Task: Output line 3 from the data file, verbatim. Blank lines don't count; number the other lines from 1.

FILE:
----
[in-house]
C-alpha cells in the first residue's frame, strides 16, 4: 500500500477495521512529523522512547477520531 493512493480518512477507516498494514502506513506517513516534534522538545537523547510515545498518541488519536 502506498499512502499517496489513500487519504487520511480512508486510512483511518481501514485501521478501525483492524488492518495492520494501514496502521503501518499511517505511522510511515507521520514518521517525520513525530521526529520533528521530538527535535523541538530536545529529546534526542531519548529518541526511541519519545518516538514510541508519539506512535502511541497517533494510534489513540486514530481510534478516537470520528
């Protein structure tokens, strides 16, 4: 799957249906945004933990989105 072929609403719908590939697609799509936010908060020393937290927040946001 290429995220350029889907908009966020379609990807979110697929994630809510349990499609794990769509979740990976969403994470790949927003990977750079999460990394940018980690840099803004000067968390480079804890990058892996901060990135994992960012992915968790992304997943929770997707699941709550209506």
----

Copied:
């Protein structure tokens, strides 16, 4: 799957249906945004933990989105 072929609403719908590939697609799509936010908060020393937290927040946001 290429995220350029889907908009966020379609990807979110697929994630809510349990499609794990769509979740990976969403994470790949927003990977750079999460990394940018980690840099803004000067968390480079804890990058892996901060990135994992960012992915968790992304997943929770997707699941709550209506």